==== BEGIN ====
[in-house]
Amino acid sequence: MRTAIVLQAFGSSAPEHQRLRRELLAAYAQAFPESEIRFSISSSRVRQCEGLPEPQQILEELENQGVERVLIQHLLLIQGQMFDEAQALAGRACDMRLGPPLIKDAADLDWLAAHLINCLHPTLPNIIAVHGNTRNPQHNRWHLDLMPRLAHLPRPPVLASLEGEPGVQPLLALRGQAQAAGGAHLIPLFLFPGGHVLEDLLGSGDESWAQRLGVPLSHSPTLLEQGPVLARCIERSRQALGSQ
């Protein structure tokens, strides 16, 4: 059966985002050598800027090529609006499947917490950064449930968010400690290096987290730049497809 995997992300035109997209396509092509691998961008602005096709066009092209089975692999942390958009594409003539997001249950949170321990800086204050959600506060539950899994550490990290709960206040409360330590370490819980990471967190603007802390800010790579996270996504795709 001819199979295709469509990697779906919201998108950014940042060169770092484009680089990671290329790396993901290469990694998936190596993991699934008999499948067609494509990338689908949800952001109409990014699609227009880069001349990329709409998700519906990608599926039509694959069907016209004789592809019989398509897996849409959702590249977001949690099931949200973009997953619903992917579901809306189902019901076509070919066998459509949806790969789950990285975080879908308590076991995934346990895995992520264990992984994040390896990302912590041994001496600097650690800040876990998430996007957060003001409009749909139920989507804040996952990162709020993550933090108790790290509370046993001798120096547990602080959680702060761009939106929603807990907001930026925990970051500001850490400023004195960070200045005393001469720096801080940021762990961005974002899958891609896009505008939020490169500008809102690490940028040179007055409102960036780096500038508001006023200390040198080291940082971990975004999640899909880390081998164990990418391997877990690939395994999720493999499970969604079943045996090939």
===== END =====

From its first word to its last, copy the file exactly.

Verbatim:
[in-house]
Amino acid sequence: MRTAIVLQAFGSSAPEHQRLRRELLAAYAQAFPESEIRFSISSSRVRQCEGLPEPQQILEELENQGVERVLIQHLLLIQGQMFDEAQALAGRACDMRLGPPLIKDAADLDWLAAHLINCLHPTLPNIIAVHGNTRNPQHNRWHLDLMPRLAHLPRPPVLASLEGEPGVQPLLALRGQAQAAGGAHLIPLFLFPGGHVLEDLLGSGDESWAQRLGVPLSHSPTLLEQGPVLARCIERSRQALGSQ
């Protein structure tokens, strides 16, 4: 059966985002050598800027090529609006499947917490950064449930968010400690290096987290730049497809 995997992300035109997209396509092509691998961008602005096709066009092209089975692999942390958009594409003539997001249950949170321990800086204050959600506060539950899994550490990290709960206040409360330590370490819980990471967190603007802390800010790579996270996504795709 001819199979295709469509990697779906919201998108950014940042060169770092484009680089990671290329790396993901290469990694998936190596993991699934008999499948067609494509990338689908949800952001109409990014699609227009880069001349990329709409998700519906990608599926039509694959069907016209004789592809019989398509897996849409959702590249977001949690099931949200973009997953619903992917579901809306189902019901076509070919066998459509949806790969789950990285975080879908308590076991995934346990895995992520264990992984994040390896990302912590041994001496600097650690800040876990998430996007957060003001409009749909139920989507804040996952990162709020993550933090108790790290509370046993001798120096547990602080959680702060761009939106929603807990907001930026925990970051500001850490400023004195960070200045005393001469720096801080940021762990961005974002899958891609896009505008939020490169500008809102690490940028040179007055409102960036780096500038508001006023200390040198080291940082971990975004999640899909880390081998164990990418391997877990690939395994999720493999499970969604079943045996090939």